The assessment teams will evaluate the practices and quality culture within an organization and at the conclusion of each assessment, participants will receive a report, highlighting areas the organization may wish to consider for continuous improvement. The report may also include benchmarking data without disclosing the identity of organizations participating in the QMM Program. Benchmarking involves comparing the performance and maturity of the participating organization with similar organizations in the pharmaceutical industry that may provide valuable insights into how an establishment compares to others in terms of supply chain reliability, based on specific criteria such as establishment size, product type, and assessment year.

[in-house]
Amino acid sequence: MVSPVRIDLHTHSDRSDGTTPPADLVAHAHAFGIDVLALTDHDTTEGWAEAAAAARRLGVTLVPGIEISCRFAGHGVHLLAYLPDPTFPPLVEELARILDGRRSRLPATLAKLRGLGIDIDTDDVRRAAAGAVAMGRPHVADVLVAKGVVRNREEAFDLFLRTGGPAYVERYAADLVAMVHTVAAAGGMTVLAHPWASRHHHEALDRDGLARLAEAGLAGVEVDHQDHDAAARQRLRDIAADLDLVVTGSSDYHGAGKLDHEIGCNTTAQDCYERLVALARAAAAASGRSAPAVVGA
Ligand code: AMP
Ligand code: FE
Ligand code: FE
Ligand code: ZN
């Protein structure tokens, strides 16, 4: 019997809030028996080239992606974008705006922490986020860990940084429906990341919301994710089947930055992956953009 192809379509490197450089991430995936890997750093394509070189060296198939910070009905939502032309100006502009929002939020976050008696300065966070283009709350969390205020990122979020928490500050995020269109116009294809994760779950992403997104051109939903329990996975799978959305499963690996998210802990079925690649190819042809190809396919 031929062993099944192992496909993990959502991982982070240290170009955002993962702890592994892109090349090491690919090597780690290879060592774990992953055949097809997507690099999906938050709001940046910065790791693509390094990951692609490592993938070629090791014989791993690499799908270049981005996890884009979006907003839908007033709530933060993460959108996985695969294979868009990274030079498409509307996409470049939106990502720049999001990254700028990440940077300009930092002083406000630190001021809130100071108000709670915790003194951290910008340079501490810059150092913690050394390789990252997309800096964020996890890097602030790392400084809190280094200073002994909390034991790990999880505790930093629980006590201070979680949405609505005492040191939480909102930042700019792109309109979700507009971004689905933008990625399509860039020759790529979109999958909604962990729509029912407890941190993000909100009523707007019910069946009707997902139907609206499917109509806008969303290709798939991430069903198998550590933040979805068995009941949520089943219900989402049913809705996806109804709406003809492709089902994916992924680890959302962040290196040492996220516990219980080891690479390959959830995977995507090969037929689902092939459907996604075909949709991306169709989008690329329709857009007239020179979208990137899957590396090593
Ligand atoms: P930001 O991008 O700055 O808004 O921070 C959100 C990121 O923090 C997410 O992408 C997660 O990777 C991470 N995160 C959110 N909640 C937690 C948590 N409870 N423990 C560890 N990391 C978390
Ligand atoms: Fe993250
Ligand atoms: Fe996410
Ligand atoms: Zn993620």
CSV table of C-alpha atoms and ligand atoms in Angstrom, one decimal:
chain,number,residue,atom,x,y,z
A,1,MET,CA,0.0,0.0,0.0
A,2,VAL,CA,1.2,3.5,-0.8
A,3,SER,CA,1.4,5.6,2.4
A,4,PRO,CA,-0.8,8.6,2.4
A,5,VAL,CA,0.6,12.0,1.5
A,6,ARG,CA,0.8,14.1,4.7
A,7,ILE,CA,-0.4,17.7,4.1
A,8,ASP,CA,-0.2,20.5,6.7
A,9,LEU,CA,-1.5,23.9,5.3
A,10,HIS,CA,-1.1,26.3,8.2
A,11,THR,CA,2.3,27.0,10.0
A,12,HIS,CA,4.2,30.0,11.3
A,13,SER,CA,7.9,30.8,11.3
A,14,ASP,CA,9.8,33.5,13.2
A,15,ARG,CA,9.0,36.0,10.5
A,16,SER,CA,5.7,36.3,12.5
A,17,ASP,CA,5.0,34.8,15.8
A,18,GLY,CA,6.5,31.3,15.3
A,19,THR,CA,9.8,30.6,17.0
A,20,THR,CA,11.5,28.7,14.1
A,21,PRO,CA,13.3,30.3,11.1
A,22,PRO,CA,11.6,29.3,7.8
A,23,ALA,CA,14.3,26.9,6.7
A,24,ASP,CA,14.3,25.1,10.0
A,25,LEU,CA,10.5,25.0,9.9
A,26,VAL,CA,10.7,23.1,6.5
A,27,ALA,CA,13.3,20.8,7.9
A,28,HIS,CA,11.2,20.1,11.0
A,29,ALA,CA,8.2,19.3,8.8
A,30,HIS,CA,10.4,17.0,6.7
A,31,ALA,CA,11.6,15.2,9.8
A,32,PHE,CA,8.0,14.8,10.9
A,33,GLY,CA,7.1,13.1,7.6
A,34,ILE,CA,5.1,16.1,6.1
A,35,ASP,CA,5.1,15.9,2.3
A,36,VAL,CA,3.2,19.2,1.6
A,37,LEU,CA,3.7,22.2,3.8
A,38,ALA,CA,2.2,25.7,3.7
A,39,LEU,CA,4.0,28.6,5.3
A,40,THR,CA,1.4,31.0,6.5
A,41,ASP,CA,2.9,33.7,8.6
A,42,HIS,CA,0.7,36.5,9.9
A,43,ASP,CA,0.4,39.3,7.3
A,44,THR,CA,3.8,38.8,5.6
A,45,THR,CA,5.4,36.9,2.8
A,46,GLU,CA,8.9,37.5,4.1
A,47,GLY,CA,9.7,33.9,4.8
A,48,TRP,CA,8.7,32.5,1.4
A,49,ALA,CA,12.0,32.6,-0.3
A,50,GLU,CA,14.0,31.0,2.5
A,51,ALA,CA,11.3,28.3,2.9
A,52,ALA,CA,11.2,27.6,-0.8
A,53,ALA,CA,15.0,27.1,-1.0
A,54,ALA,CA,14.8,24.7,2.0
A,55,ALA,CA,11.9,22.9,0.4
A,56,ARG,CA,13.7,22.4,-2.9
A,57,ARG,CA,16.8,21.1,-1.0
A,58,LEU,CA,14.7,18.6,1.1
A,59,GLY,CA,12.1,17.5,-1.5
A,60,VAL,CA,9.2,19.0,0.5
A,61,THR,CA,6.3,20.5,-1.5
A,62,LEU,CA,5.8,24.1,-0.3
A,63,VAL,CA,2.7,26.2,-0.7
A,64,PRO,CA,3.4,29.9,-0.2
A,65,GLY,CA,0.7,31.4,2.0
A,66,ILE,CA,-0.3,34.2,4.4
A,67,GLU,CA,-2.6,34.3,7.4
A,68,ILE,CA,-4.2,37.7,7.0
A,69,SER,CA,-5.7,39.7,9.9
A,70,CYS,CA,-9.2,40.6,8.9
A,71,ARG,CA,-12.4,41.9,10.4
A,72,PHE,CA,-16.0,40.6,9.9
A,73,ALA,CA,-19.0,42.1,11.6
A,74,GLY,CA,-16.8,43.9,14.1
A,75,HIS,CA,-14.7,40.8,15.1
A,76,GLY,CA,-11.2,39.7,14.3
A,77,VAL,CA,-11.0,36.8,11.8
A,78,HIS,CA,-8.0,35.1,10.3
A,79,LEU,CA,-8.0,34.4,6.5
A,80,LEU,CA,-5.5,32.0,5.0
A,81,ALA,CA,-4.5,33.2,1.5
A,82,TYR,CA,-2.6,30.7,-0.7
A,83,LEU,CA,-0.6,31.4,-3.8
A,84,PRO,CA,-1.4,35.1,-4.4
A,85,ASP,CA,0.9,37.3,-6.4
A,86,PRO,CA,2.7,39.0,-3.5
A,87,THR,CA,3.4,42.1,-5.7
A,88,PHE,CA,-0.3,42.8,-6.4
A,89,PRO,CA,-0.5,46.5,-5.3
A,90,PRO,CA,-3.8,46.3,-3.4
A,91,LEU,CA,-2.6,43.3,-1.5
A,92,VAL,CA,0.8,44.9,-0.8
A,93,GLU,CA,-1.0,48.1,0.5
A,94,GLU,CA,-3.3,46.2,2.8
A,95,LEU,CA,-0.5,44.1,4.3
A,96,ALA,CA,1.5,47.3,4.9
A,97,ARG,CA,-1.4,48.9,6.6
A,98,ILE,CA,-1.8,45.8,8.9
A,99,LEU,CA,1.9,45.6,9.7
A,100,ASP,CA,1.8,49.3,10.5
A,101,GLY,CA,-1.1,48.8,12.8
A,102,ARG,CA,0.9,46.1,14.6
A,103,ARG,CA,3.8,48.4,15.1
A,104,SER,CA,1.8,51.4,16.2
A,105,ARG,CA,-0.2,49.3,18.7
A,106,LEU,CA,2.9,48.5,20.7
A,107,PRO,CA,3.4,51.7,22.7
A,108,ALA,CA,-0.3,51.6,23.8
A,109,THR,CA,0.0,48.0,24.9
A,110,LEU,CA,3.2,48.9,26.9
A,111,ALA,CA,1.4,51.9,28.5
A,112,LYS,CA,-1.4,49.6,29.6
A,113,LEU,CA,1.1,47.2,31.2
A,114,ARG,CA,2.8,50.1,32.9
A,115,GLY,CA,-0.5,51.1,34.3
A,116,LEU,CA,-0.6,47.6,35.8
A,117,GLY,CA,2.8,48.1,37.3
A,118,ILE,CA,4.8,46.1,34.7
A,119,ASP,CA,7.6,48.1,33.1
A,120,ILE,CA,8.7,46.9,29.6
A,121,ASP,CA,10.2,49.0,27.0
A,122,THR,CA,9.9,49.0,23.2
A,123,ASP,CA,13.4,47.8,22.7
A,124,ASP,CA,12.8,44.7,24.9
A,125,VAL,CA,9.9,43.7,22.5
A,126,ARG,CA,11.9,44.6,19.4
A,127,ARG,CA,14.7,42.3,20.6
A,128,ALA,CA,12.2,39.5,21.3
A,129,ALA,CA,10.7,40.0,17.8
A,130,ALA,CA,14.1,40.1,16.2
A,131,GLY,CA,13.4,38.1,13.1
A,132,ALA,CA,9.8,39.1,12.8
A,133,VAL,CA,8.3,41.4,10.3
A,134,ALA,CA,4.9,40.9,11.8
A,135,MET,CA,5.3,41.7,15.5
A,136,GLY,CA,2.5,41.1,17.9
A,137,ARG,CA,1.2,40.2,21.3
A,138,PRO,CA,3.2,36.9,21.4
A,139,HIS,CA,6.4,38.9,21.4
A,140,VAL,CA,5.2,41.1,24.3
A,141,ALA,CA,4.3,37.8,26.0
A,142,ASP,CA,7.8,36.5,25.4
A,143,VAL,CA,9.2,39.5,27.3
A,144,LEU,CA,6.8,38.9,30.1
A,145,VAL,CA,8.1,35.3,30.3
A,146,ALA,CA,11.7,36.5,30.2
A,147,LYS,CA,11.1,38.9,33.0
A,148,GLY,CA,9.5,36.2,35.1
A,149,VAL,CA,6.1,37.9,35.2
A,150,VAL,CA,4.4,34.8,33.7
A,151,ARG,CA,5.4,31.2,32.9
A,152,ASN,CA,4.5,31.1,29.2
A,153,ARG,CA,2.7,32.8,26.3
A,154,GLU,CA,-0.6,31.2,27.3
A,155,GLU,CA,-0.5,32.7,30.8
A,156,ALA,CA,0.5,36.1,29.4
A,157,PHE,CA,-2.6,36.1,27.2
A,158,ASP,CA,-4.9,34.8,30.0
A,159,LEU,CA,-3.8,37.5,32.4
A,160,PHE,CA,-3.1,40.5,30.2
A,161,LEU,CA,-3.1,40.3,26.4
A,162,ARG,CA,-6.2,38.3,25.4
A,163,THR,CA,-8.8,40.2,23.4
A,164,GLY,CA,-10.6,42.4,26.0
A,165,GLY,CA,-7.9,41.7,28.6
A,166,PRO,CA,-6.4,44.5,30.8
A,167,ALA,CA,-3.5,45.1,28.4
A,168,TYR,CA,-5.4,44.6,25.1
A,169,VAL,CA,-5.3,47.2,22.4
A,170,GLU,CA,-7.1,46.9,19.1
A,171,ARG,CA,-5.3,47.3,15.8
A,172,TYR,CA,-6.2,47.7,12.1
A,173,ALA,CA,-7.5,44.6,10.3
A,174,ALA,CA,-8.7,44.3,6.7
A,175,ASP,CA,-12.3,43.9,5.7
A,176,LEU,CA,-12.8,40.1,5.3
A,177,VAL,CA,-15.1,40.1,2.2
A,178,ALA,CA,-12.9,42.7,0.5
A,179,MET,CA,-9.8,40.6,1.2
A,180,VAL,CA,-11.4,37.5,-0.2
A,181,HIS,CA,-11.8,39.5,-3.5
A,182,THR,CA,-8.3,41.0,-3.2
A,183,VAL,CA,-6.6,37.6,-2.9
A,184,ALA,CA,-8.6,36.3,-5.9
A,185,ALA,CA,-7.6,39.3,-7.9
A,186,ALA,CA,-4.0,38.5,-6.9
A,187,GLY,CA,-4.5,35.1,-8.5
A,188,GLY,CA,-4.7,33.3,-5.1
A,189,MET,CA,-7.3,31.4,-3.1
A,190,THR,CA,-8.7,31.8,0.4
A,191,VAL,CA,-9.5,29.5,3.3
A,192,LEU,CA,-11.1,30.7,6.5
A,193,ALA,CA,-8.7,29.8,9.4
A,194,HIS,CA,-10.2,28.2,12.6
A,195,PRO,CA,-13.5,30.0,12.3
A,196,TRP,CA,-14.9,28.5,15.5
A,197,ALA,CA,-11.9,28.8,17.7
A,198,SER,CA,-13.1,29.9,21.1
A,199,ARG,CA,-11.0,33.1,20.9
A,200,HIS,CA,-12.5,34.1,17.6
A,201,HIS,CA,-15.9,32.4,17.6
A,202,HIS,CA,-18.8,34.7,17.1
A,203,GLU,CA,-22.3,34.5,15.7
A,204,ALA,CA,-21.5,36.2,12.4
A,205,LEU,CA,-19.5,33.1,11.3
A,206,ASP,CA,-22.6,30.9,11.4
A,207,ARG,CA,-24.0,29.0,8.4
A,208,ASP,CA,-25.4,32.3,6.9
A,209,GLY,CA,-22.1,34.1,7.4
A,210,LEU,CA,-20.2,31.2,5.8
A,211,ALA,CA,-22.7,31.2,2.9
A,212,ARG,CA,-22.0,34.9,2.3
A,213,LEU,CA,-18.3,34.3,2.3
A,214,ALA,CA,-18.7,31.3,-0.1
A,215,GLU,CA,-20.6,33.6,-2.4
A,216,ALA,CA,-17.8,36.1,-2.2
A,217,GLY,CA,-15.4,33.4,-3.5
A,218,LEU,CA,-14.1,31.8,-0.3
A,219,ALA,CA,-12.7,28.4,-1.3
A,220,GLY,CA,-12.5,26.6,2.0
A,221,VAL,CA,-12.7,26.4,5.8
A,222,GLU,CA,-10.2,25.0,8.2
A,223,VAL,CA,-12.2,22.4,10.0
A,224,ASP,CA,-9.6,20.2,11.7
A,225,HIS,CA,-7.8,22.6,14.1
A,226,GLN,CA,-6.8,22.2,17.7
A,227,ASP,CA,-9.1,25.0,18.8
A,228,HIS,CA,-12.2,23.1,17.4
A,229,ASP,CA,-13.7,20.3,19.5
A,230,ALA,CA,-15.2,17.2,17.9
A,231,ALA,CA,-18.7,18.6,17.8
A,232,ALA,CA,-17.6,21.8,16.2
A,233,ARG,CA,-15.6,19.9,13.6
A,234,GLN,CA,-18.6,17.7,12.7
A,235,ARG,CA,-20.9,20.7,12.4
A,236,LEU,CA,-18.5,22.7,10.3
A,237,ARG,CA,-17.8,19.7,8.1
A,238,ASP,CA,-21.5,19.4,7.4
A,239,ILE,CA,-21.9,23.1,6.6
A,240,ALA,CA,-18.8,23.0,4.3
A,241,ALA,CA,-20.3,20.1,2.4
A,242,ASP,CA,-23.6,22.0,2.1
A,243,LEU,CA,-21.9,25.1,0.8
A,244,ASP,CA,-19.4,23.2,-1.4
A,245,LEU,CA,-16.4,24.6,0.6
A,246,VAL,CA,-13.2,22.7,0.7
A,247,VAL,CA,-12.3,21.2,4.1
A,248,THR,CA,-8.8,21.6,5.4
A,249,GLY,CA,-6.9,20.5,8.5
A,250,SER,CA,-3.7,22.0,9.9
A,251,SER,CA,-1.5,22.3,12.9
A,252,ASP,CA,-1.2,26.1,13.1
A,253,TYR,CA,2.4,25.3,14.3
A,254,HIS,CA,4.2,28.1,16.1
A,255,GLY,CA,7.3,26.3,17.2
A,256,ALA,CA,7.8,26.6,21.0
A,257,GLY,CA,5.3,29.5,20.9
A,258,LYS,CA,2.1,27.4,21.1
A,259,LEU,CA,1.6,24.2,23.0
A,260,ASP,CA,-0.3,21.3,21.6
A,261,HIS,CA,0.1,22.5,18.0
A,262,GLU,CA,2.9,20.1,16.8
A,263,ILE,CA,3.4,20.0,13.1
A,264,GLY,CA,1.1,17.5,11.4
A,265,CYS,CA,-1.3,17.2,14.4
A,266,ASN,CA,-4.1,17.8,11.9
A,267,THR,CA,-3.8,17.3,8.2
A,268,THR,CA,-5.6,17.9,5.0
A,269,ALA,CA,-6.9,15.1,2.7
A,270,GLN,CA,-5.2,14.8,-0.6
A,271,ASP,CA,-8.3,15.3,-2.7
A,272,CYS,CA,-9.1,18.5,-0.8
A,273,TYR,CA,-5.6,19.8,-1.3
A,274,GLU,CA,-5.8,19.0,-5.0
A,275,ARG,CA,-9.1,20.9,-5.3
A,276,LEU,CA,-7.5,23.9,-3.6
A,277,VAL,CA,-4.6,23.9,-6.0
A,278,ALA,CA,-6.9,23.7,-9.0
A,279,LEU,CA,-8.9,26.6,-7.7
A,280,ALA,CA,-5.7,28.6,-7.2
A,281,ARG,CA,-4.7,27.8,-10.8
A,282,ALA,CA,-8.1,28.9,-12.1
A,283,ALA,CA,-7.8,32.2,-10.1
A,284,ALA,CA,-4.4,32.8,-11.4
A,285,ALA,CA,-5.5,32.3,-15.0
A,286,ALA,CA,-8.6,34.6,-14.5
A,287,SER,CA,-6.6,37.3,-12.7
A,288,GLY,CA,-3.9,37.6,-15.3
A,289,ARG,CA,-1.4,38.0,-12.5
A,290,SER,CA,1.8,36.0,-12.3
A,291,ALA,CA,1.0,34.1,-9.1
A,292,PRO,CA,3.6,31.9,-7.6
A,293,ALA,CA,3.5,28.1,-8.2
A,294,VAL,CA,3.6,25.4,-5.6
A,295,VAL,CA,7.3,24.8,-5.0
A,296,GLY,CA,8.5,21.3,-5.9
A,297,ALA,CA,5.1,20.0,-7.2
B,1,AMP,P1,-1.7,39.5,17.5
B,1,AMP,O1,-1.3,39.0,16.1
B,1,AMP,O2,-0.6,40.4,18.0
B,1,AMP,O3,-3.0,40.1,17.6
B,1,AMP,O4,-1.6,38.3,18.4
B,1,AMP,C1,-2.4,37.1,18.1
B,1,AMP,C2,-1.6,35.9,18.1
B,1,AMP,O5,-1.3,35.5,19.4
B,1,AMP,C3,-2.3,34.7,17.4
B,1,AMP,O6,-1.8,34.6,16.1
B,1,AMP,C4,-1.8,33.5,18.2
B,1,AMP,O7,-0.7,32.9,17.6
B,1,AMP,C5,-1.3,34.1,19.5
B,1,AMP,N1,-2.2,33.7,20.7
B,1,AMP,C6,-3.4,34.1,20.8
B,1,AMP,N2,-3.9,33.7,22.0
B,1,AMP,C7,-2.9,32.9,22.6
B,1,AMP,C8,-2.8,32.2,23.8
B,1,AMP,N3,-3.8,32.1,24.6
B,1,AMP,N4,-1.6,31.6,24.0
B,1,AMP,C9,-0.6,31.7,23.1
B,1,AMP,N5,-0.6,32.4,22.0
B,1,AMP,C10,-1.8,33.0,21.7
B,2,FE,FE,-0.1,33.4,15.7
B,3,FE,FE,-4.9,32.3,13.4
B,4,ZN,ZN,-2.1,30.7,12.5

What does QMM look like for industry?

Although not mandatory, the program can be beneficial for the life science industry. One strategic approach to achieving QMM is that it is integral to existing Quality Systems and should not be an additional burden or requirement. Most organizations already have processes and practices aligned with QMM, and achieving higher levels of QMM naturally results from proactive continual improvement efforts. Let us break down the key points of this approach:

  1. Alignment with Existing Practices: The approach acknowledges that several organizations already have processes and practices that align with QMM principles to some extent through the implementation of a PQS and incorporation of the ICH Q10 product lifecycle concepts. QMM seeks to build upon these foundations and improve upon them through proactive and continual improvement efforts. This can be achieved by aligning quality policies and objectives with broader business goals, ensuing a robust corrective and preventive action program exists, and advocating for proactive risk management, continual improvement, and a systematic approach to ensure high-quality drug production across the product lifecycle.